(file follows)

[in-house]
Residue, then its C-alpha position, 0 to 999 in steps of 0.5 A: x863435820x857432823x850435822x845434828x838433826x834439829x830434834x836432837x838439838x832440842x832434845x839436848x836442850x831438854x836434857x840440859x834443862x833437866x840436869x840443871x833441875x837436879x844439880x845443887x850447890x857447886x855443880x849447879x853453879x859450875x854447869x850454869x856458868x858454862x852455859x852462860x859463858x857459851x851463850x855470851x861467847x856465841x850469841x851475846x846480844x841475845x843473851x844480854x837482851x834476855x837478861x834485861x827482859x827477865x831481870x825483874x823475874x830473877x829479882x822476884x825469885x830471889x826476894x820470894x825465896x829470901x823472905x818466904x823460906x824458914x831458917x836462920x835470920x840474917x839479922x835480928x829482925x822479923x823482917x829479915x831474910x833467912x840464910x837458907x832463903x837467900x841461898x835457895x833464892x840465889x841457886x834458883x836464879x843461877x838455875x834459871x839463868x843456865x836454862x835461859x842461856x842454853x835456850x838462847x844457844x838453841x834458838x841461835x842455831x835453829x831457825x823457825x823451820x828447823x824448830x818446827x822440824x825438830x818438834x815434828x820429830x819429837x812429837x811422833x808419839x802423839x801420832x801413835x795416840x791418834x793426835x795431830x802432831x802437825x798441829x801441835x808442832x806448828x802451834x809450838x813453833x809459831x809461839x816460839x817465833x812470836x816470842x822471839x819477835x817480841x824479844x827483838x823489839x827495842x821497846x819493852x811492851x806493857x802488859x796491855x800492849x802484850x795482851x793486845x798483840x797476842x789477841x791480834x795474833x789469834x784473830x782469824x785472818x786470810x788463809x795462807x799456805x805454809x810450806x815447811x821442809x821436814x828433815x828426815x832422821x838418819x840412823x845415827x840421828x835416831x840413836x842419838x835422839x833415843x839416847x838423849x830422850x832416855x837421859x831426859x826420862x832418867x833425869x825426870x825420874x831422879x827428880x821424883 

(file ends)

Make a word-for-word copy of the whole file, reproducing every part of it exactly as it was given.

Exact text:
[in-house]
Residue, then its C-alpha position, 0 to 999 in steps of 0.5 A: x863435820x857432823x850435822x845434828x838433826x834439829x830434834x836432837x838439838x832440842x832434845x839436848x836442850x831438854x836434857x840440859x834443862x833437866x840436869x840443871x833441875x837436879x844439880x845443887x850447890x857447886x855443880x849447879x853453879x859450875x854447869x850454869x856458868x858454862x852455859x852462860x859463858x857459851x851463850x855470851x861467847x856465841x850469841x851475846x846480844x841475845x843473851x844480854x837482851x834476855x837478861x834485861x827482859x827477865x831481870x825483874x823475874x830473877x829479882x822476884x825469885x830471889x826476894x820470894x825465896x829470901x823472905x818466904x823460906x824458914x831458917x836462920x835470920x840474917x839479922x835480928x829482925x822479923x823482917x829479915x831474910x833467912x840464910x837458907x832463903x837467900x841461898x835457895x833464892x840465889x841457886x834458883x836464879x843461877x838455875x834459871x839463868x843456865x836454862x835461859x842461856x842454853x835456850x838462847x844457844x838453841x834458838x841461835x842455831x835453829x831457825x823457825x823451820x828447823x824448830x818446827x822440824x825438830x818438834x815434828x820429830x819429837x812429837x811422833x808419839x802423839x801420832x801413835x795416840x791418834x793426835x795431830x802432831x802437825x798441829x801441835x808442832x806448828x802451834x809450838x813453833x809459831x809461839x816460839x817465833x812470836x816470842x822471839x819477835x817480841x824479844x827483838x823489839x827495842x821497846x819493852x811492851x806493857x802488859x796491855x800492849x802484850x795482851x793486845x798483840x797476842x789477841x791480834x795474833x789469834x784473830x782469824x785472818x786470810x788463809x795462807x799456805x805454809x810450806x815447811x821442809x821436814x828433815x828426815x832422821x838418819x840412823x845415827x840421828x835416831x840413836x842419838x835422839x833415843x839416847x838423849x830422850x832416855x837421859x831426859x826420862x832418867x833425869x825426870x825420874x831422879x827428880x821424883 